Will it change further? Quite possibly. What might these changes be? No idea at this time.

It will be a while before you see Umnumzaans other than the Wilson Startac with this disc. This has to do with our on-hand inventory of machined handles.

We are not planning to add the lock override protection disc to the Sebenza. We do not have the issue of lock modification by customers to the same degree as we do with the Umnumzaan.

Before the question is asked here is a quick reminder of the difference in how to open an Umnumzaan and a Sebenza.
Umnumzaan: slide your thumb straight forward, parallel with the handle, pushing the lug with the top center of your thumb.
Sebenza: push the lug out sideways in a sweeping motion with the side of your thumb.

Since there has been renewed discussion about Idaho Made in this thread, you might find it interesting to note that since March this year, the value of our back orders has almost quadrupled. This would indicate there are not too many concerns about the Idaho Made marking.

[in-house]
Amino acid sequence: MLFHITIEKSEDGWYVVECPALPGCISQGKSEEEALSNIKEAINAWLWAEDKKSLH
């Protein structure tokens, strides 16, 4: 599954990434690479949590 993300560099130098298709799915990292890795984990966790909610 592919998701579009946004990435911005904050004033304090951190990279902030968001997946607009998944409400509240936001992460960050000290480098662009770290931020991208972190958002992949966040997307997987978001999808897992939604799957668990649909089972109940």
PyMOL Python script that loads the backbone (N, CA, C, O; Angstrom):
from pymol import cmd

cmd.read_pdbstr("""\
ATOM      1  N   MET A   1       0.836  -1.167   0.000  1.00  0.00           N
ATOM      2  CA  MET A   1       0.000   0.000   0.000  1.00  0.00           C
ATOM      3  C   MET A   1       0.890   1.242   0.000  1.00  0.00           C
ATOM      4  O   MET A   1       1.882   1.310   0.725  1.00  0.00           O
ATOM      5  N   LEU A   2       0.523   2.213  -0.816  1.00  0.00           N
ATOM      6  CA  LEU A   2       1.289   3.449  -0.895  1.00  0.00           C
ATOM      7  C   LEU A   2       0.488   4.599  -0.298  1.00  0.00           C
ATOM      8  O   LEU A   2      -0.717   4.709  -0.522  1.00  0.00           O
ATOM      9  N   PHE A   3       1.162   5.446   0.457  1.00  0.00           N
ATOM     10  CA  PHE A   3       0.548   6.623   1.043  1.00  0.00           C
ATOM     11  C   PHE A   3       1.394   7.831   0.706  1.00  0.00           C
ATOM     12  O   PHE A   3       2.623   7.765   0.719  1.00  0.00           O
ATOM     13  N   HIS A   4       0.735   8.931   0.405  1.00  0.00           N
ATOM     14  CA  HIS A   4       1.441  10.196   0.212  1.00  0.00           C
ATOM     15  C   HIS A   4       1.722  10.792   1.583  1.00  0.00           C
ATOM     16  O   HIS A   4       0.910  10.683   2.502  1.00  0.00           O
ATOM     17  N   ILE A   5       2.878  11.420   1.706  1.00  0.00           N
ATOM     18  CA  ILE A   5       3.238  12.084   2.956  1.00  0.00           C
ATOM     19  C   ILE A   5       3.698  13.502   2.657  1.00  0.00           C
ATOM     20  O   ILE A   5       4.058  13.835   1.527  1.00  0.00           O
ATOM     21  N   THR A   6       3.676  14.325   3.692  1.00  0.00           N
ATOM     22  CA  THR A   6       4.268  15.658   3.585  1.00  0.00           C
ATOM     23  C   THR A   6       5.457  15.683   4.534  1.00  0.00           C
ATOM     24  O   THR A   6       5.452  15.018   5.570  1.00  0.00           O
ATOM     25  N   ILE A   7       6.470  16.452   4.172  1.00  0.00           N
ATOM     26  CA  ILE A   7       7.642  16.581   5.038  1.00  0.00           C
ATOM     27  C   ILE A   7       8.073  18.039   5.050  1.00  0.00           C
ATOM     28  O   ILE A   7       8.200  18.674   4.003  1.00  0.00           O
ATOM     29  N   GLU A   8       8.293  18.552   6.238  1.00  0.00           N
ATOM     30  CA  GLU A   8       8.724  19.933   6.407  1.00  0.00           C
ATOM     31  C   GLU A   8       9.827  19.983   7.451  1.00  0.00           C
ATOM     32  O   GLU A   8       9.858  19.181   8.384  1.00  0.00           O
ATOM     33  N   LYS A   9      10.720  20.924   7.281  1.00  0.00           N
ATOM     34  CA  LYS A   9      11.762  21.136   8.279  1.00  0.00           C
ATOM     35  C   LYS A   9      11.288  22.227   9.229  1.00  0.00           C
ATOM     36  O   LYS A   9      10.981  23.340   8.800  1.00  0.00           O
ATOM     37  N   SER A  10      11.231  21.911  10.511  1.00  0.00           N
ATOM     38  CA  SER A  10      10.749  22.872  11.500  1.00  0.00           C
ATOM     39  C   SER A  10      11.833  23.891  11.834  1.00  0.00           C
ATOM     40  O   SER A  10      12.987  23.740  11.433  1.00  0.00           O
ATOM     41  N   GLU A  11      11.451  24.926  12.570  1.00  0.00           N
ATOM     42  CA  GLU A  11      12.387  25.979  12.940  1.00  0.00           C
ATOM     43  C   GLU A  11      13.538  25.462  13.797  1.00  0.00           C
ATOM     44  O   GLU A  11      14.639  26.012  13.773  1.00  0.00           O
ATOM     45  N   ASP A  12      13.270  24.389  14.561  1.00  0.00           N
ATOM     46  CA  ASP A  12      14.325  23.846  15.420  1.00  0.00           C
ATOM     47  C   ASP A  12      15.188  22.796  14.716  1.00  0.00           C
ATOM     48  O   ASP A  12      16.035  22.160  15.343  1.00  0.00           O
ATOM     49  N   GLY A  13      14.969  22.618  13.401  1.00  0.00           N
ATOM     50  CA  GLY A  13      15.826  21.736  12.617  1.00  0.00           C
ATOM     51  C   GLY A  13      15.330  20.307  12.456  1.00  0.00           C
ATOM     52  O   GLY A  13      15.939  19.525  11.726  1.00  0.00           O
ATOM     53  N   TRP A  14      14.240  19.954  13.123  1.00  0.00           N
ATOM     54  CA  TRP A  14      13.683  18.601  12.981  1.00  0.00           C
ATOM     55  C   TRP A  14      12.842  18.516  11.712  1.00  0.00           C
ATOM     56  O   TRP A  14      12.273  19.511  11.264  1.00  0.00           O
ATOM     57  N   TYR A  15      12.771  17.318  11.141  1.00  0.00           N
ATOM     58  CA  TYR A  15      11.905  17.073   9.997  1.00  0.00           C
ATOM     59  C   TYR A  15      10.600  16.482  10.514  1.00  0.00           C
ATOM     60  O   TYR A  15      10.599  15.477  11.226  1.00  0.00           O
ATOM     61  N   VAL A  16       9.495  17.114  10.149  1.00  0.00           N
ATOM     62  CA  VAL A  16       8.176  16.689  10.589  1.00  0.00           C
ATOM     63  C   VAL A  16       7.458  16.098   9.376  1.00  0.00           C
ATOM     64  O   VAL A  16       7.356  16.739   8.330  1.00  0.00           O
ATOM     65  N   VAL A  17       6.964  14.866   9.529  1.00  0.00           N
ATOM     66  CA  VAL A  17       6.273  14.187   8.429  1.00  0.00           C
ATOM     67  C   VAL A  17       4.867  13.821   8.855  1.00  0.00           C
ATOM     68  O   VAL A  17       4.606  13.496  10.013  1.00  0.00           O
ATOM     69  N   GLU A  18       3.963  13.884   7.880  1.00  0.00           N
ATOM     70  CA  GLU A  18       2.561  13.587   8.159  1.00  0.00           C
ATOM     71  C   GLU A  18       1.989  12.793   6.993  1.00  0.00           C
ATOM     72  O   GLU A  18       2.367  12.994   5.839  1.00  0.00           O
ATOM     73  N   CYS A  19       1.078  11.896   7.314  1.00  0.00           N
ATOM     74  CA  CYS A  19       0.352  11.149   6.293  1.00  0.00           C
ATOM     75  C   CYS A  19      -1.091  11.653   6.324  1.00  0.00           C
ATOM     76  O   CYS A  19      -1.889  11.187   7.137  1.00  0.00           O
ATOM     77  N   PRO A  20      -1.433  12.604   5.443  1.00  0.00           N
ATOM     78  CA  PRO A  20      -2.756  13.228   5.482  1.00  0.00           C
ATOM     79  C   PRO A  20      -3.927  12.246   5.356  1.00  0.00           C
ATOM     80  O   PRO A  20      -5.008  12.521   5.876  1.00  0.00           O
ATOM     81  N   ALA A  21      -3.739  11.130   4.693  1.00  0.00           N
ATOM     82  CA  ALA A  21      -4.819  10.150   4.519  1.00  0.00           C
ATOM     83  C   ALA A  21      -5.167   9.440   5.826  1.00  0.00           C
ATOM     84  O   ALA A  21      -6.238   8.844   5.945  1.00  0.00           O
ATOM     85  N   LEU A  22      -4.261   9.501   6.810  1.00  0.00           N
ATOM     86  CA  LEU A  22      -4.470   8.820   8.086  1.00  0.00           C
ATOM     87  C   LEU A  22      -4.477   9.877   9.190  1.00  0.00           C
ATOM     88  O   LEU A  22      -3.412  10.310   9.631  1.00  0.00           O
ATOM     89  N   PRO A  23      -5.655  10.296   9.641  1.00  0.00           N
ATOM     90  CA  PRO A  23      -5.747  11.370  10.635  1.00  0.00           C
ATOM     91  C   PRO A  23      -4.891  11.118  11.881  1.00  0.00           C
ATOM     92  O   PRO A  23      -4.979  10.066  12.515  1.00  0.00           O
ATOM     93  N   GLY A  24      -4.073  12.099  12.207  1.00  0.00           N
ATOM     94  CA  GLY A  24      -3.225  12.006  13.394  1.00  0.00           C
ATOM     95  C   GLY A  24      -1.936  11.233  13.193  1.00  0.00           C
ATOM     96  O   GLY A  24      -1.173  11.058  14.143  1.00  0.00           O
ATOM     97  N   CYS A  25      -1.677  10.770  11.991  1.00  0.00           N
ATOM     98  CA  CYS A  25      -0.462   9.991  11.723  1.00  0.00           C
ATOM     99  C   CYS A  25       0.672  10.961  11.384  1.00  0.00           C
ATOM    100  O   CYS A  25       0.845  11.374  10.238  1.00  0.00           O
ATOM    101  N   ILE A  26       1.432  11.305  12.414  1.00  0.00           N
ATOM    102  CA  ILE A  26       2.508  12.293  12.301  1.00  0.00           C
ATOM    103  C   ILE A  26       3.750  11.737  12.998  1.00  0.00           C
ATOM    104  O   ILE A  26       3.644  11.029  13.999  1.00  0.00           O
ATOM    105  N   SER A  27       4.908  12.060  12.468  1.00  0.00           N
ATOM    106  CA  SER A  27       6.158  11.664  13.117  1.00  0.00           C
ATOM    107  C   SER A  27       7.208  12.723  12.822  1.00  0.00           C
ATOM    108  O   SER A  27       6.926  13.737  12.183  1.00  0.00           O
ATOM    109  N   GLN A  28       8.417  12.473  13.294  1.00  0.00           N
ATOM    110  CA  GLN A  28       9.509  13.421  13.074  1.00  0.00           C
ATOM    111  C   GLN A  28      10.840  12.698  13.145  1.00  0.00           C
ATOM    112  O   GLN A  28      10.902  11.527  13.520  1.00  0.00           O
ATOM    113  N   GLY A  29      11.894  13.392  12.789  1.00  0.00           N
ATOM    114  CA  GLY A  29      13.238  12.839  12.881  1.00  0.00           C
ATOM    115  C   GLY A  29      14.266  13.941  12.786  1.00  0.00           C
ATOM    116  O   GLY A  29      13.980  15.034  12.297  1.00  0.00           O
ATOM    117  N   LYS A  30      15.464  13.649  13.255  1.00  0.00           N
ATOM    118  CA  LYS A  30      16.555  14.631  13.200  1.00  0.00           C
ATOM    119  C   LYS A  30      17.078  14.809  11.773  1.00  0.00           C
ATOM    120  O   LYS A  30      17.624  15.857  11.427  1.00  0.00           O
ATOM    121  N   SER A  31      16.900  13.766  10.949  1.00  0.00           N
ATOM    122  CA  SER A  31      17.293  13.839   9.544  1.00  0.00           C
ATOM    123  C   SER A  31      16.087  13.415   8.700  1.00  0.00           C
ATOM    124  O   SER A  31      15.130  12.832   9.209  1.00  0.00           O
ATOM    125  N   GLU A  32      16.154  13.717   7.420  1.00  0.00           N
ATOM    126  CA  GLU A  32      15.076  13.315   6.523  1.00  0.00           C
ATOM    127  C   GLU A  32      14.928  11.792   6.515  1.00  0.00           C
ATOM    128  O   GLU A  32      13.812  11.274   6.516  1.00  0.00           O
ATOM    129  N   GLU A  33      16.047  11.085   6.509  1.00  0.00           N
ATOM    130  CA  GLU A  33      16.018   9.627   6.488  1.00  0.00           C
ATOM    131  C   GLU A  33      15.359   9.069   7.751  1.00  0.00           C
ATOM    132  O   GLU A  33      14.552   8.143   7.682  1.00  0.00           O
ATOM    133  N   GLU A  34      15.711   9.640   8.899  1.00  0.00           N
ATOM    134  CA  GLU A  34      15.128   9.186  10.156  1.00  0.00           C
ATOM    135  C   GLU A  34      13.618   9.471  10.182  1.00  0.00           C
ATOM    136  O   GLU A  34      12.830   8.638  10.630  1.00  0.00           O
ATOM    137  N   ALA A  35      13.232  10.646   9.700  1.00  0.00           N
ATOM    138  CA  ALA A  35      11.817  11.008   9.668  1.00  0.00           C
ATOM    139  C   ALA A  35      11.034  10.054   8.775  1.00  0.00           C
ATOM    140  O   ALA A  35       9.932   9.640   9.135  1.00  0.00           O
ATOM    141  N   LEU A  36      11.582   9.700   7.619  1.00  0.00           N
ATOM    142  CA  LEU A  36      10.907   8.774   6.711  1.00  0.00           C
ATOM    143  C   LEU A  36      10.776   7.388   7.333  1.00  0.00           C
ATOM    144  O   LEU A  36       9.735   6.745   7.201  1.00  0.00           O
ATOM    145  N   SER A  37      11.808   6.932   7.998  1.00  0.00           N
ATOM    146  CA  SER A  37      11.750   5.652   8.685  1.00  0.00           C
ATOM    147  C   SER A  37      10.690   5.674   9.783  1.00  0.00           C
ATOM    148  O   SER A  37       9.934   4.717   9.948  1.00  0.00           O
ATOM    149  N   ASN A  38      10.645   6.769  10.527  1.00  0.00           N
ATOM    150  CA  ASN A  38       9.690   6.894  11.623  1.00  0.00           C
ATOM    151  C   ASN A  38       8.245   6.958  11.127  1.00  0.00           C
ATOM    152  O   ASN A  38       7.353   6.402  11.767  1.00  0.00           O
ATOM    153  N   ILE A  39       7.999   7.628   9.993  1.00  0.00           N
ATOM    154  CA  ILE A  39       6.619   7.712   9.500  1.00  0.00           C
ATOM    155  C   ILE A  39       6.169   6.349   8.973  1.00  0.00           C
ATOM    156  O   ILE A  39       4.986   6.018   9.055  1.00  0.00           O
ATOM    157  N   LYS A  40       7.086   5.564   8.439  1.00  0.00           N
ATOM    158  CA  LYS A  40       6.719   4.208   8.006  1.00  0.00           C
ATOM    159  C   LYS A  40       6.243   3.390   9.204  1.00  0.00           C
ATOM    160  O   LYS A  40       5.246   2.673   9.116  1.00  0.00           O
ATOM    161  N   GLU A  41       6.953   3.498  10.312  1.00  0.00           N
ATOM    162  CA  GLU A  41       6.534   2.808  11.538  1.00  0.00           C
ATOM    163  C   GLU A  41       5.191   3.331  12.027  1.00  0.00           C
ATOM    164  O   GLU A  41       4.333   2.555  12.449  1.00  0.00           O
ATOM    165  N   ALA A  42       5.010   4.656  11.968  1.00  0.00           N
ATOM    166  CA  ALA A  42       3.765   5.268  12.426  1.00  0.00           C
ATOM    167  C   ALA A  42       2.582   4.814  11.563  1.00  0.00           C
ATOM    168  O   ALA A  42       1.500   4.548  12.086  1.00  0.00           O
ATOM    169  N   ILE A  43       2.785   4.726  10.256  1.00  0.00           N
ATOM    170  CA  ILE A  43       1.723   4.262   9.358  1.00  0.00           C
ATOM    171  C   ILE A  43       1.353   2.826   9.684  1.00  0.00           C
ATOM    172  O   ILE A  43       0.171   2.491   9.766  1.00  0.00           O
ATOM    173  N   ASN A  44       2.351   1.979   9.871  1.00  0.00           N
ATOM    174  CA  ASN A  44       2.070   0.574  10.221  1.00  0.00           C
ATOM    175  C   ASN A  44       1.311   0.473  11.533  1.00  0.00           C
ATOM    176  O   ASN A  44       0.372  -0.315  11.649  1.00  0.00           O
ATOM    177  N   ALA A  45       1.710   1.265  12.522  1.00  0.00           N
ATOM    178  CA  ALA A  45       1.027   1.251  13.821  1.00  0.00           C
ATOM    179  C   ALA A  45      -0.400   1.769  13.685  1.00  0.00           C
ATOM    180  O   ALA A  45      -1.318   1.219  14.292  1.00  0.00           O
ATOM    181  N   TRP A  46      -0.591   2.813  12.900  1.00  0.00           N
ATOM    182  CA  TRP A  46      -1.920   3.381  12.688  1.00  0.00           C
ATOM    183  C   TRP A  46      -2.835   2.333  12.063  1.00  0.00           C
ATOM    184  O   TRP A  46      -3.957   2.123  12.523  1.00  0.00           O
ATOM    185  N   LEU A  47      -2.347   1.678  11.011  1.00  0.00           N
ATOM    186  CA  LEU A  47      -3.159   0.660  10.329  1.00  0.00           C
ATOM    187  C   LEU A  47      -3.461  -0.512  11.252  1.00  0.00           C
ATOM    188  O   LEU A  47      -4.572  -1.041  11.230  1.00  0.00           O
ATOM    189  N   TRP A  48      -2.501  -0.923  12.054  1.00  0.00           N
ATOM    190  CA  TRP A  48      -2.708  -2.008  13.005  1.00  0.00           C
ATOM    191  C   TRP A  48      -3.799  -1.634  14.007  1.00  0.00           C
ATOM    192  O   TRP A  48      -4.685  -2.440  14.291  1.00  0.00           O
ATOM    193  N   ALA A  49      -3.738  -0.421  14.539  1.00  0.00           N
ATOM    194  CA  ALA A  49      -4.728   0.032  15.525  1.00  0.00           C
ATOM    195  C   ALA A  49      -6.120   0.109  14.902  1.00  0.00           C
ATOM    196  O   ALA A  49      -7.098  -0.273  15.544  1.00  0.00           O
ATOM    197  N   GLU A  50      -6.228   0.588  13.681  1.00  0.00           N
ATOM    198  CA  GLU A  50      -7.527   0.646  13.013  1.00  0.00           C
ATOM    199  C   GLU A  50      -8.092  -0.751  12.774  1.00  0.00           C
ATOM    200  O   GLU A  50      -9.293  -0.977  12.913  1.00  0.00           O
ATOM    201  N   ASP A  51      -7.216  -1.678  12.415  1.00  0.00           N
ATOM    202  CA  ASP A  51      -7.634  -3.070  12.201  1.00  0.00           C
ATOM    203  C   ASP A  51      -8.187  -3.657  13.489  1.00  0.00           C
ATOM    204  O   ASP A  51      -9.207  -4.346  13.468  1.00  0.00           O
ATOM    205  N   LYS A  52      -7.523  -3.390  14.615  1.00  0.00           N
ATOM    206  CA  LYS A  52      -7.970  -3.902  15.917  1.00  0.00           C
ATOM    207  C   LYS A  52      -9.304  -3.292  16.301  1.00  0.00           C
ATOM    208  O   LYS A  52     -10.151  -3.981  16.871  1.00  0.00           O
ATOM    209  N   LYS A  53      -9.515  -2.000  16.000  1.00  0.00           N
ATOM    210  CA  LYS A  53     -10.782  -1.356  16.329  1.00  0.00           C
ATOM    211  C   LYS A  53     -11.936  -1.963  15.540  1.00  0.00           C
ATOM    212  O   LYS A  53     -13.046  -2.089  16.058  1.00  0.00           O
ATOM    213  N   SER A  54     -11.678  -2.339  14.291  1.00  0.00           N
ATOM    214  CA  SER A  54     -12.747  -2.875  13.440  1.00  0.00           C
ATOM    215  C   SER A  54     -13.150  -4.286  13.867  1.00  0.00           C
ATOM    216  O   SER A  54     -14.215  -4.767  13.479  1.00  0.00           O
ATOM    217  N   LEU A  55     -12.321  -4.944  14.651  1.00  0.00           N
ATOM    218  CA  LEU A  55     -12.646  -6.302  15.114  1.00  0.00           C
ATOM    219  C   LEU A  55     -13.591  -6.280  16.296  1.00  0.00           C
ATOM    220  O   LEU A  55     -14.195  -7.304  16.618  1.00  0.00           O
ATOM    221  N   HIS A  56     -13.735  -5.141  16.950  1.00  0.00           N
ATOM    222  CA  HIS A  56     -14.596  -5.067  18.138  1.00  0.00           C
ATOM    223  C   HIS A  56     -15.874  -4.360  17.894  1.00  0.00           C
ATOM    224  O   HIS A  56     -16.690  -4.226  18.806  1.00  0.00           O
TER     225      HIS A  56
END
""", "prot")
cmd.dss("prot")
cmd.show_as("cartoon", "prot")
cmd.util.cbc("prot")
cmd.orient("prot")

We appreciate your loyalty and enthusiastic conversation. We know we can't please all of the people all of the time!

Anne"
Chris Reeve wrote:You will find that as you use the knife it will get easier to work with.The lock is designed like that so that if using under a stressfull situation with gloved hand the lock is not accidentally overcome,with use it will become second nature to you. Push down and out.
http://www.bladeforums.com/forums/showt ... light=lock

further searches:

http://www.bladeforums.com/forums/showt ... p-question

http://www.bladeforums.com/forums/showt ... -umnumzaan

And then the cherry on the cake from the thread: Some Words from Chris http://www.bladeforums.com/forums/showt ... from-Chris......